In leadership, sometimes things turn suddenly, from one moment to the next. From that day onwards, Lillian consciously understood for the first time how essential it was for leaders to be authentic. She began to recognise that leaders needed to hold onto their inner values and to speak out, even if it looks like weakness. She realised that leaders needed to demonstrate they are truthful, courageous human beings, unafraid to admit their faults and ignorance, albeit selectively and in a self-controlled way. She understood there was no point in unrealistic acting, in trying to pretend to people she was an expert if she was not.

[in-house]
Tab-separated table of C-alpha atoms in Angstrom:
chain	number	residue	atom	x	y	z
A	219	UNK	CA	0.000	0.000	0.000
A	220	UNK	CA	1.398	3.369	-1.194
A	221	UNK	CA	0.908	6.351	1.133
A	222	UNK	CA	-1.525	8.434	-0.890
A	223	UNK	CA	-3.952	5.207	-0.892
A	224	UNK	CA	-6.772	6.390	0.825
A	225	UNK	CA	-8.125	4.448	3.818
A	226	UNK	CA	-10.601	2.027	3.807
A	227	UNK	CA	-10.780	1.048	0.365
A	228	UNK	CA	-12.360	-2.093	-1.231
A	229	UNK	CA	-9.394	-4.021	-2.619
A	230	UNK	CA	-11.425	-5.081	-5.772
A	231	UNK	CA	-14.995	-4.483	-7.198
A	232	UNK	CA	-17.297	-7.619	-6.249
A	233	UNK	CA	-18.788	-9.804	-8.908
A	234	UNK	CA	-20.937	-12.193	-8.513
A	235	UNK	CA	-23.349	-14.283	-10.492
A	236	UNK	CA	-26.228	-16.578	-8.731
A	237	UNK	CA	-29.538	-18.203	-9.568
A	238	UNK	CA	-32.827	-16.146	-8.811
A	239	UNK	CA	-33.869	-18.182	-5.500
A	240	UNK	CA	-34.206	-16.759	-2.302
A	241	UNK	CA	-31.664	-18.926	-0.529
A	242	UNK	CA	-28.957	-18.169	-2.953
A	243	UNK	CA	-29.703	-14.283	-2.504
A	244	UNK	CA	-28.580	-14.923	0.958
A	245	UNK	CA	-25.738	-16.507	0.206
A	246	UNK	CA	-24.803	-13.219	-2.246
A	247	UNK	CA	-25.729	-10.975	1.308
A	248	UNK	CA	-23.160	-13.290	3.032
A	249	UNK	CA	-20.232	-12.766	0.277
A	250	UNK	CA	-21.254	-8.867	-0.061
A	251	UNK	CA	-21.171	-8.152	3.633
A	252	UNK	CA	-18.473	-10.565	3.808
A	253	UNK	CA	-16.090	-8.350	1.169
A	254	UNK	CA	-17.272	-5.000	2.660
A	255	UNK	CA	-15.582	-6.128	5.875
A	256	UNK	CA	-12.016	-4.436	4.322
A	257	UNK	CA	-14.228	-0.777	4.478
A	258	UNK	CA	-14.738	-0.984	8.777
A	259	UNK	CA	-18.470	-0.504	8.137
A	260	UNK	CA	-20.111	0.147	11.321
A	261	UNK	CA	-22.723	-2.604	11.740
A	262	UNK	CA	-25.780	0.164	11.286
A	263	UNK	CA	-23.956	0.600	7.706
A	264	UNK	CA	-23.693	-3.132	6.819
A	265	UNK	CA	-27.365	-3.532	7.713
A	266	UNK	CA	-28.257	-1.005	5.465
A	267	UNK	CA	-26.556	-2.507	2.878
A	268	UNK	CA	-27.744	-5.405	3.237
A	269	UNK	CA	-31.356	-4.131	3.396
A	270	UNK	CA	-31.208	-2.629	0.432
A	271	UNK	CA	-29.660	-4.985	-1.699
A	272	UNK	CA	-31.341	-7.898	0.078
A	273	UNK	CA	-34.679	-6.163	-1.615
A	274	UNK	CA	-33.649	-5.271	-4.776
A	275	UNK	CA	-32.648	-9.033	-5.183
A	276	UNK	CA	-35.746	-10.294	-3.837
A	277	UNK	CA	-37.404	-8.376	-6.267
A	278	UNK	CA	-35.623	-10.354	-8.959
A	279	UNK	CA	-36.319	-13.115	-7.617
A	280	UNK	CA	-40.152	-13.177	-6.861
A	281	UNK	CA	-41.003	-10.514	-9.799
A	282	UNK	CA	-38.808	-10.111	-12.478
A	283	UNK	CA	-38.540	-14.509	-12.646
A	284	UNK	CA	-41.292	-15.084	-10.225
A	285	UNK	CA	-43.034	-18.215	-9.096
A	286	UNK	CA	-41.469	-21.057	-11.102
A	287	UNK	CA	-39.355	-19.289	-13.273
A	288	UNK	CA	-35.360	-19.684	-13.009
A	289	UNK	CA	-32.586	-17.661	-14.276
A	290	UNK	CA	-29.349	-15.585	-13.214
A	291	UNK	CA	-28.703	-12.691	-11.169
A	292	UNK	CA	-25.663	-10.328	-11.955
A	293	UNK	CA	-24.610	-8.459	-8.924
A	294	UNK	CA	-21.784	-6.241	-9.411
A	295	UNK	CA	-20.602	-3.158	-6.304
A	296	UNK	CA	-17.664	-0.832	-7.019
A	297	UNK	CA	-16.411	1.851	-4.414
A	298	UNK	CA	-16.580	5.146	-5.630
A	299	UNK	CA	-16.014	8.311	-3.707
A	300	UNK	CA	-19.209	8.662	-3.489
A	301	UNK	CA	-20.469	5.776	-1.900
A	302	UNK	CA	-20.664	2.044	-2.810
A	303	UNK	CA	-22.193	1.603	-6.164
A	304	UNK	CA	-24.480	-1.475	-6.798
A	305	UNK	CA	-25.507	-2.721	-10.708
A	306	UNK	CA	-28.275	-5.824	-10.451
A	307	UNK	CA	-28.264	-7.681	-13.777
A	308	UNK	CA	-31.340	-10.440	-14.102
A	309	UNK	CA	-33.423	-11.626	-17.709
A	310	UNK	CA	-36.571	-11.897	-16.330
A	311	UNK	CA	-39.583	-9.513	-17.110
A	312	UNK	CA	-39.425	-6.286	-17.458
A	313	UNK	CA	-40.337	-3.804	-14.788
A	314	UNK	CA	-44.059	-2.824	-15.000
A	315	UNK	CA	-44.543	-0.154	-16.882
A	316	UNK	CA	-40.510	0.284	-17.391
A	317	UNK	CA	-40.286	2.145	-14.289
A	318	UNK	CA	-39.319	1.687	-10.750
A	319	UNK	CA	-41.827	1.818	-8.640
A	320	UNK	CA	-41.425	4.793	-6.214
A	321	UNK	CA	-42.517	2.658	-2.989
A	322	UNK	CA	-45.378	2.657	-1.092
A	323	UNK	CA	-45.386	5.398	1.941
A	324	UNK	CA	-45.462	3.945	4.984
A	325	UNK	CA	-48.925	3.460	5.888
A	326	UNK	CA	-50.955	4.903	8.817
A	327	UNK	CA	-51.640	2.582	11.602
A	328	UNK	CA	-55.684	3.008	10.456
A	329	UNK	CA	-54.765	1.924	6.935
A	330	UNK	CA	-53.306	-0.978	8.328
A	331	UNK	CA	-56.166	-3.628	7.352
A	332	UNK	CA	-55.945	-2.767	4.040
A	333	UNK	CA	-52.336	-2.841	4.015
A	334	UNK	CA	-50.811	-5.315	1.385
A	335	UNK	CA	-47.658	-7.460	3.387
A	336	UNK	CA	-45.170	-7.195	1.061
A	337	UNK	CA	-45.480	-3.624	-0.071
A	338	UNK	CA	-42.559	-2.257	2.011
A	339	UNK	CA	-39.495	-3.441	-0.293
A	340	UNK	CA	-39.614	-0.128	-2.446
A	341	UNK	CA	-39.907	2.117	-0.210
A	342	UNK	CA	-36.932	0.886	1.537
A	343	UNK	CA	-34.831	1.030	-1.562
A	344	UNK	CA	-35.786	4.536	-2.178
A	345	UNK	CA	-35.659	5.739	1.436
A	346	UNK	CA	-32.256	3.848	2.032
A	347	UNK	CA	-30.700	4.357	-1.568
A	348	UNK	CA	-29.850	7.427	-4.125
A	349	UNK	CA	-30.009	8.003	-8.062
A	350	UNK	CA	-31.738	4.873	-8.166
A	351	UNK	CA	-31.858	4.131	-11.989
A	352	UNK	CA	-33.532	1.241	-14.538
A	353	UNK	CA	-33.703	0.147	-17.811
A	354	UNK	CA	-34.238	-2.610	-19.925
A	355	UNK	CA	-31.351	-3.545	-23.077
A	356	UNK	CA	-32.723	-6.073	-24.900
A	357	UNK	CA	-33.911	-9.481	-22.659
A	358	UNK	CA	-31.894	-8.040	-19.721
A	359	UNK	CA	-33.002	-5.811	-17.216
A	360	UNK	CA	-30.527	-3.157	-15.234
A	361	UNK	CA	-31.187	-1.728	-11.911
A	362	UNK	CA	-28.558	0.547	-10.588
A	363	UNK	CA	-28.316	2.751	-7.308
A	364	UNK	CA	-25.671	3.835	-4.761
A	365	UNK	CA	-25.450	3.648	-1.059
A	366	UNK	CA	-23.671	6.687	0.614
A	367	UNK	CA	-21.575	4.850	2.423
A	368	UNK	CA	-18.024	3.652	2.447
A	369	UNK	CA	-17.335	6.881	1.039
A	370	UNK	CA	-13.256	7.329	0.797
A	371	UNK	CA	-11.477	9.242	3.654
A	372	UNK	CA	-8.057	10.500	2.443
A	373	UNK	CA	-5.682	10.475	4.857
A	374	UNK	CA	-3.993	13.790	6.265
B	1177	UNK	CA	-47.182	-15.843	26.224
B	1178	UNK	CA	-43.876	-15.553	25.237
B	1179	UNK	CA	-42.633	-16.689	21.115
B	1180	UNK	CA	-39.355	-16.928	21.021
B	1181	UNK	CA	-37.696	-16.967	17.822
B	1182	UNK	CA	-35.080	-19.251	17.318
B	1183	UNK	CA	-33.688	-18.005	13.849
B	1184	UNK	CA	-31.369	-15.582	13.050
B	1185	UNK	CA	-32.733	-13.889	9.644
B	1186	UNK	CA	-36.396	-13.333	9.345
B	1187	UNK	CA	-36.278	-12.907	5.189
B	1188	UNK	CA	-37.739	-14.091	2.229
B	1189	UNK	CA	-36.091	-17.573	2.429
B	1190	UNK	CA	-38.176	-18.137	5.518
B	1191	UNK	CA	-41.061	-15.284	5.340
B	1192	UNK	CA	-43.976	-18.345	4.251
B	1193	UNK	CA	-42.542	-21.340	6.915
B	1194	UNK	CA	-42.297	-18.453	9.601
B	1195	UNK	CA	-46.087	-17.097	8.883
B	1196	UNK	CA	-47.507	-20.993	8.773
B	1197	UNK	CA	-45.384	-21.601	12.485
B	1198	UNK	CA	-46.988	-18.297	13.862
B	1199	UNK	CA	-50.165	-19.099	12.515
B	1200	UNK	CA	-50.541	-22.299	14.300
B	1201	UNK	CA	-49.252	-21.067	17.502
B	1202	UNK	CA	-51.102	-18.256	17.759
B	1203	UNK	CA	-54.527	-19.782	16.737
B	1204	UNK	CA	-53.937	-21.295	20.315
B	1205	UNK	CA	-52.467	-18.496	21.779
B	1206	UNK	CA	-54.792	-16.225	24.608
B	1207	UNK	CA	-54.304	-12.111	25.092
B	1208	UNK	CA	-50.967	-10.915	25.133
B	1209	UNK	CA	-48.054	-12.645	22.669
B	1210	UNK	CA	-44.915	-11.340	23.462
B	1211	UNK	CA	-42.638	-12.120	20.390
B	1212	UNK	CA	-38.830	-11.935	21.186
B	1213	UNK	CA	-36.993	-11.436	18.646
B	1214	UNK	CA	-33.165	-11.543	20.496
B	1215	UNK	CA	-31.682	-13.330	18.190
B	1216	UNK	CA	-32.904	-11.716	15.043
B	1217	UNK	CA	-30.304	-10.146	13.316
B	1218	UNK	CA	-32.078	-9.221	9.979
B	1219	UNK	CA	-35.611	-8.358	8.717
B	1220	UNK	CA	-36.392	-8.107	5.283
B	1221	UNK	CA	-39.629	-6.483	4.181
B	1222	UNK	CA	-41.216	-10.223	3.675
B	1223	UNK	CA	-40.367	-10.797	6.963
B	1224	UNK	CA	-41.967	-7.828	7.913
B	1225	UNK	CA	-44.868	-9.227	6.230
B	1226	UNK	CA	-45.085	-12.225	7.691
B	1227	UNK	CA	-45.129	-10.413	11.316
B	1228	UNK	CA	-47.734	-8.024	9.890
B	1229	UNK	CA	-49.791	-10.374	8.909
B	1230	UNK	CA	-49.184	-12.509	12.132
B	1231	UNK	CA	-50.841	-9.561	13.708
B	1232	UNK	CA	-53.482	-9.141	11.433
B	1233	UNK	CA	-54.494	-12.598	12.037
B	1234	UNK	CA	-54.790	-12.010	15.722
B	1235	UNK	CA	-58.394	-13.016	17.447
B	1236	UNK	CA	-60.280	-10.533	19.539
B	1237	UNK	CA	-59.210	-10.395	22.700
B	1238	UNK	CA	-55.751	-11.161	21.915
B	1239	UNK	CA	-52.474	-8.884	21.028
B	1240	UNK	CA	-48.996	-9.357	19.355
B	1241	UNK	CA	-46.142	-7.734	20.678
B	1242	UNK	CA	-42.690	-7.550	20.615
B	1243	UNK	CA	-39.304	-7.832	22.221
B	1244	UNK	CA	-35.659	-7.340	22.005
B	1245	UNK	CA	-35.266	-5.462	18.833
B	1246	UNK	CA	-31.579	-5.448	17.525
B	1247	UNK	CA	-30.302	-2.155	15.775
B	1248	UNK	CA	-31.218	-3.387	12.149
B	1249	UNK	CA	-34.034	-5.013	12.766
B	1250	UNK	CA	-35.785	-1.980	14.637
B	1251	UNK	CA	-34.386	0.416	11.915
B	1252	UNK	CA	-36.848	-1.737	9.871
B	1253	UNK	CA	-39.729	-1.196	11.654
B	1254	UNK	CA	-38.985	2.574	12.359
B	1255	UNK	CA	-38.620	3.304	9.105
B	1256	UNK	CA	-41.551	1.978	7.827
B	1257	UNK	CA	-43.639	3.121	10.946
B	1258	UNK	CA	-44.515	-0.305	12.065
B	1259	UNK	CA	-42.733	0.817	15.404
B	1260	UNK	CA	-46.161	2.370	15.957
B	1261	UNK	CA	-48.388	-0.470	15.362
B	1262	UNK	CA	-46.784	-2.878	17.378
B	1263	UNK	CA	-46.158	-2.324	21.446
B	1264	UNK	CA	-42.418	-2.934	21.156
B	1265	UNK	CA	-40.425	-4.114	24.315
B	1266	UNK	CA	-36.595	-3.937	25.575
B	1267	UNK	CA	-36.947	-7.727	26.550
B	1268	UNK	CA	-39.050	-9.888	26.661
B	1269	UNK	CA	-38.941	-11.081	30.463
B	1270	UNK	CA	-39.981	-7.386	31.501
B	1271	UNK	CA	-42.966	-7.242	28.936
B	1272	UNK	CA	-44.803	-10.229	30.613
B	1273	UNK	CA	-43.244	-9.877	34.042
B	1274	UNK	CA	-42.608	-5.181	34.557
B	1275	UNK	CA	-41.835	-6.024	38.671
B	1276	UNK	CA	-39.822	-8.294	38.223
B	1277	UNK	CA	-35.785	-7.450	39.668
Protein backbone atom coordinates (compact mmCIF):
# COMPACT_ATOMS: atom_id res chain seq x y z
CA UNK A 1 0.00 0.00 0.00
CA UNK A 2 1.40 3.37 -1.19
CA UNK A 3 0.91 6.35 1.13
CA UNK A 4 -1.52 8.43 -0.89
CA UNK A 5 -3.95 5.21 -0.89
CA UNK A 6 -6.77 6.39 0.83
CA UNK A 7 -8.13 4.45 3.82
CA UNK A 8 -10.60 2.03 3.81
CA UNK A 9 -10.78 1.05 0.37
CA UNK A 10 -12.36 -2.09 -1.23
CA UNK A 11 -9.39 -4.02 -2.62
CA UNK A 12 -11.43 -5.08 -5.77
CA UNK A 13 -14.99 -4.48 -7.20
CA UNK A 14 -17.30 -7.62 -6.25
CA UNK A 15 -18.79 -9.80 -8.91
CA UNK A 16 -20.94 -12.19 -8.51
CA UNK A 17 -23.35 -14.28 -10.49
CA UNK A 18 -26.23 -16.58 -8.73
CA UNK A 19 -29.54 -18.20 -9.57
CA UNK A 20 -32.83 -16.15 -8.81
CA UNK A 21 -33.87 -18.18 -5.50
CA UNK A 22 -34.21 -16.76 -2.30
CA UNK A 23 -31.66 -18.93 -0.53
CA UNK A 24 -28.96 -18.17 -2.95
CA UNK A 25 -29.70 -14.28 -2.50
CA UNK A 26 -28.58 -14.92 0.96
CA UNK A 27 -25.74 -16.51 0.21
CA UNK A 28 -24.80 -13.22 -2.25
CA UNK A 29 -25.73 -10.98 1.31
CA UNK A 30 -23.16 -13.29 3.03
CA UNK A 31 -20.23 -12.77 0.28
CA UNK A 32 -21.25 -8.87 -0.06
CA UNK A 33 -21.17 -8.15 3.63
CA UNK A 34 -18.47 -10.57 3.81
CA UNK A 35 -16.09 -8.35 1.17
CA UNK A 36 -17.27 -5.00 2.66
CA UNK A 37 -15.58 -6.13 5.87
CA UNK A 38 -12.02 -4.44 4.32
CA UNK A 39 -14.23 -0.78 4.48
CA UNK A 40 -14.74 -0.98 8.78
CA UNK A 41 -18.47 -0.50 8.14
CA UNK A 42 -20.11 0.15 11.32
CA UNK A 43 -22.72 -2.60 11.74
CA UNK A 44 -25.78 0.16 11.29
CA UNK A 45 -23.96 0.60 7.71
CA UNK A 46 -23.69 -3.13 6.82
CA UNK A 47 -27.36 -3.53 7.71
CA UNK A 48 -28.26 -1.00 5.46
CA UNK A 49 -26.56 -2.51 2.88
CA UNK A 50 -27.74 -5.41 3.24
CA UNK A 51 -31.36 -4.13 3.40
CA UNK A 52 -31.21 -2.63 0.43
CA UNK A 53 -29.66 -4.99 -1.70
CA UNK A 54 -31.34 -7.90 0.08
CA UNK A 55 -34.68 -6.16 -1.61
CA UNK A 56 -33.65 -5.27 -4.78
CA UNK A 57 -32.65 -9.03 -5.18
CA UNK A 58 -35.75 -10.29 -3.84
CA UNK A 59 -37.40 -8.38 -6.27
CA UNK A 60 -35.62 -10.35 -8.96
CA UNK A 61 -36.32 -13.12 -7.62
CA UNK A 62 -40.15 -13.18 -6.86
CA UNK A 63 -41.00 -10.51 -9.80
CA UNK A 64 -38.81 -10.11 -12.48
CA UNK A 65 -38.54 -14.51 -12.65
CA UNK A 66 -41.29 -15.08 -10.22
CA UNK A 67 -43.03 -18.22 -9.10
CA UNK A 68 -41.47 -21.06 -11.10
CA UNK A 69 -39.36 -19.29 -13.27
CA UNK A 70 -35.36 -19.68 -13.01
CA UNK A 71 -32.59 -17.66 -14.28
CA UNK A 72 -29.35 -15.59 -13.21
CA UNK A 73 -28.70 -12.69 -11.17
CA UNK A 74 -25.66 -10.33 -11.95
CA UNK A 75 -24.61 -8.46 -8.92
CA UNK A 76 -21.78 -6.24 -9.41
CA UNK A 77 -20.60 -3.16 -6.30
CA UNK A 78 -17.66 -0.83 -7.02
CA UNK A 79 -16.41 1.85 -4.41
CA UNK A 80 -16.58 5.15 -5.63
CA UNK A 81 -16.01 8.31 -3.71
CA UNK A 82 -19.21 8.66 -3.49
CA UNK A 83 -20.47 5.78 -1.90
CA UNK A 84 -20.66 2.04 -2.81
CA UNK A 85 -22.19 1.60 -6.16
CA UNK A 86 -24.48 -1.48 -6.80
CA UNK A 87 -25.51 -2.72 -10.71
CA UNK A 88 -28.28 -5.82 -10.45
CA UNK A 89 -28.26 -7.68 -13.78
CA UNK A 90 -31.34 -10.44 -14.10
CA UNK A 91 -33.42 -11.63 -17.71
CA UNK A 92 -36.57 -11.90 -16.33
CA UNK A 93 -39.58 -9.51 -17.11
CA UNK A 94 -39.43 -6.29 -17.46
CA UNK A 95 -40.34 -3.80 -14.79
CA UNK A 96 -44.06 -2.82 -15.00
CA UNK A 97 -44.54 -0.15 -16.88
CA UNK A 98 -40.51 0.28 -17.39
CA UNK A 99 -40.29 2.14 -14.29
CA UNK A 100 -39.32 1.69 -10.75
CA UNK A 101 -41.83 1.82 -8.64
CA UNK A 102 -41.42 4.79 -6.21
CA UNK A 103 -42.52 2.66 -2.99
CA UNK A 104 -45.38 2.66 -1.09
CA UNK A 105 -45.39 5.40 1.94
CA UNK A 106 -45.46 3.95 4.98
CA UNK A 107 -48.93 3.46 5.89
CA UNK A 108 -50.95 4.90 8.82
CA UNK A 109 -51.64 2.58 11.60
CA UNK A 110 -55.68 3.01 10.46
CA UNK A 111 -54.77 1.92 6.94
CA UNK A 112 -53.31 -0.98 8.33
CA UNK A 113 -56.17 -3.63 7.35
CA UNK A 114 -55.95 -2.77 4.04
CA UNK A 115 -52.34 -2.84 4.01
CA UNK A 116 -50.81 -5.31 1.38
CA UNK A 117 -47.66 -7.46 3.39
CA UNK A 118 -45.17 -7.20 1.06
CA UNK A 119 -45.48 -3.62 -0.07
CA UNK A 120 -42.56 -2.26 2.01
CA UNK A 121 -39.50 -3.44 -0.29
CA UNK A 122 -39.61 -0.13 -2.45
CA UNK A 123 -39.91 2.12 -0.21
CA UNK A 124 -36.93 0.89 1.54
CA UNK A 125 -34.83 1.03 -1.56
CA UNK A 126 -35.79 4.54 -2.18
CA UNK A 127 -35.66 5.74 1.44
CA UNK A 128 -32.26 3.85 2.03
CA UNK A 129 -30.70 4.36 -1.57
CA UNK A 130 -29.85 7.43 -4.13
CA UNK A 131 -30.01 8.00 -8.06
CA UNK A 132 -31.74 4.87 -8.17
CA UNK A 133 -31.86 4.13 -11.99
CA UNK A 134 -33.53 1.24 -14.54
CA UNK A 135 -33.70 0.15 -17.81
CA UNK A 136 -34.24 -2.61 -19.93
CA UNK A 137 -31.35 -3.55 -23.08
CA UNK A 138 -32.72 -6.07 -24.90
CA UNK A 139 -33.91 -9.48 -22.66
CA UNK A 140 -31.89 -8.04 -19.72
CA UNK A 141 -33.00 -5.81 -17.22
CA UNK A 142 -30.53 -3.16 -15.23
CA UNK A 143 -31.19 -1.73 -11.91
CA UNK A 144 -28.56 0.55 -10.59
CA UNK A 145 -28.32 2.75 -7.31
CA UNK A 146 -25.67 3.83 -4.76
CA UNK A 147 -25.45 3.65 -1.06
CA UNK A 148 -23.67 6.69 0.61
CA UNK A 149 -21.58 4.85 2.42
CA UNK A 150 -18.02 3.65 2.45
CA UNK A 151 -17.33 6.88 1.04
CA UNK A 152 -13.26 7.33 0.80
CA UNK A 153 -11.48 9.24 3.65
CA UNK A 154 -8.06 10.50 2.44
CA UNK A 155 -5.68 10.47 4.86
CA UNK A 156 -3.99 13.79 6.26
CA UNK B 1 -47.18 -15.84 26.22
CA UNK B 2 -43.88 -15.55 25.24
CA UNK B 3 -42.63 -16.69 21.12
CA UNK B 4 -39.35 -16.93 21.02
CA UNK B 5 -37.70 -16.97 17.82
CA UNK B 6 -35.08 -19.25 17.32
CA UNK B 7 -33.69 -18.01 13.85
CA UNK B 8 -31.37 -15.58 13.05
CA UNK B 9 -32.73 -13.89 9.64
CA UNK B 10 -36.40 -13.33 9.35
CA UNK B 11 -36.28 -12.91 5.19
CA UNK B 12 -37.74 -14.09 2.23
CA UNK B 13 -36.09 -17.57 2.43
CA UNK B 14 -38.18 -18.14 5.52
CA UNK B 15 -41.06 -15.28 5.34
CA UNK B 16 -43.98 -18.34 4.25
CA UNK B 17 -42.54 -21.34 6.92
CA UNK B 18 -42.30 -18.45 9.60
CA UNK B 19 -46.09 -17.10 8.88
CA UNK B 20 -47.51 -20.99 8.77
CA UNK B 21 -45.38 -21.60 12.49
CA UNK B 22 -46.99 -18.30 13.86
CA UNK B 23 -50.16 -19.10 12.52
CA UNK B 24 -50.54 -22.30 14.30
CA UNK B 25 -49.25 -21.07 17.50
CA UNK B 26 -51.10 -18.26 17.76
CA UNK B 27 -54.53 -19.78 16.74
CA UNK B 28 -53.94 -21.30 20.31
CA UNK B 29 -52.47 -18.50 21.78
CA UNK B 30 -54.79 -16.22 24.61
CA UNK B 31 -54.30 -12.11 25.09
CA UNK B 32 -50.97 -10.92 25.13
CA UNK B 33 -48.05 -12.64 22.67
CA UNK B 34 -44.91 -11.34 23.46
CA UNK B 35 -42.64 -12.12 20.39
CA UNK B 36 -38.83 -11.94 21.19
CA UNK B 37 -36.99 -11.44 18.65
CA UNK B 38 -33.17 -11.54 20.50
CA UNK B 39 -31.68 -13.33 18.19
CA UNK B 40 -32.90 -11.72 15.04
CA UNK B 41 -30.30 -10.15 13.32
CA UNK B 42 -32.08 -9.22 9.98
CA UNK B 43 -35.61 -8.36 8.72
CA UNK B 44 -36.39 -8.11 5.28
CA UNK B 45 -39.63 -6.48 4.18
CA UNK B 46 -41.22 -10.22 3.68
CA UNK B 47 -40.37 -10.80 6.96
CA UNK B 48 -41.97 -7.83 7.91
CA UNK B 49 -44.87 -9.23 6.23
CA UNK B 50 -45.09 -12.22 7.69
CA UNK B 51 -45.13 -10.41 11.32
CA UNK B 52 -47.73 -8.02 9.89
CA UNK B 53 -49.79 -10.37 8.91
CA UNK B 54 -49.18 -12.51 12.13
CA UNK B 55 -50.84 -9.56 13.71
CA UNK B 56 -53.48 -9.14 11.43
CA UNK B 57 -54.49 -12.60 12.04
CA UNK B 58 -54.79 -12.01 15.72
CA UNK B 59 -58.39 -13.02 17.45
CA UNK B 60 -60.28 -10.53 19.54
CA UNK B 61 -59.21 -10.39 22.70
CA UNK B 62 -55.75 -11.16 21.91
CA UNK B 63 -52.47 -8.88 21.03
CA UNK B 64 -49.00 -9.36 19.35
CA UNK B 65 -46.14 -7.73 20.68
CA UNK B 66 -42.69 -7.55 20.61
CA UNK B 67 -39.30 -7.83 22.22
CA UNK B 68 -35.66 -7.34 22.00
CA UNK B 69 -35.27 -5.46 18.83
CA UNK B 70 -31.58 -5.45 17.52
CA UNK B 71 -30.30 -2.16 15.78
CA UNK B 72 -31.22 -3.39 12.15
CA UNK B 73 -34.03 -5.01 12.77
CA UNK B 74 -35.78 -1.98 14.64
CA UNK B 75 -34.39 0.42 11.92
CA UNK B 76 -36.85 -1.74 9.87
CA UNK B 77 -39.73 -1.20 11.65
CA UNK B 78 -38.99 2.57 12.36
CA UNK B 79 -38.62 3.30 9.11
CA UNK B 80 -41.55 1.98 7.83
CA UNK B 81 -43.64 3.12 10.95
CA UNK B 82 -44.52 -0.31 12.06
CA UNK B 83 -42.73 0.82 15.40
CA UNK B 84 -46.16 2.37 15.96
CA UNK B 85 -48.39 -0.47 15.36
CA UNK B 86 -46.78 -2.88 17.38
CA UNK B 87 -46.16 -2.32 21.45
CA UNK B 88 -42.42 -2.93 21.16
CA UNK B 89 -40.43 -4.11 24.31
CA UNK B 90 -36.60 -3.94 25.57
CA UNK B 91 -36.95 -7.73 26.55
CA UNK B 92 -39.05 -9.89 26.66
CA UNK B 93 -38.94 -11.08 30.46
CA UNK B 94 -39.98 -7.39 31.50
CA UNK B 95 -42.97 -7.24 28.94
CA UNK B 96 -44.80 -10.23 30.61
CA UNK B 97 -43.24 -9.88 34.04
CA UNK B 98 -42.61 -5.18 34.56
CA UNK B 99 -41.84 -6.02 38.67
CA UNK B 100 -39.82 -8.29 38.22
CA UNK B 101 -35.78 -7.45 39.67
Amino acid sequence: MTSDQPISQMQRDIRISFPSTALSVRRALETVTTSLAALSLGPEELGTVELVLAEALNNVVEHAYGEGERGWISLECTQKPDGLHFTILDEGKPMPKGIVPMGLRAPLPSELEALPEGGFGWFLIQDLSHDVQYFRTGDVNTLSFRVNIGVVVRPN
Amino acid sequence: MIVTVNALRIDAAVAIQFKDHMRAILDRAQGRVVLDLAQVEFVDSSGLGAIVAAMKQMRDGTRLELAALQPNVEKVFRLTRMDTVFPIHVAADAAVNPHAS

Lillian realised that it was better to be honest, to speak her mind and heart, however flawed, than to try to take on an air of false prestige she did not really possess. She also realised that sometimes an honest apology wins the hearts and minds of people in ways that nothing else will. She told me it was a lesson she has never forgotten: to this day, Lillian, much celebrated for her work and contributions to executive management in further and higher education, continues to promote the concepts of values-based and authentic leadership. In addition to authenticity, we need leaders who demonstrably understand the many benefits that education and training can bring. Ideally, such leaders need to be keen learners and adaptive ‘change agents’ themselves. In harsh times like these, such leaders clearly show the way in which the deep values and purposes of education stand out. Our institutions of higher and further education can be the engines of social growth and adaptive change in difficult times. It is important that both policymakers and institutional leaders in the public sector develop the resilience and self-confident stoical leadership that inspires staff to feel that they are valued and trusted.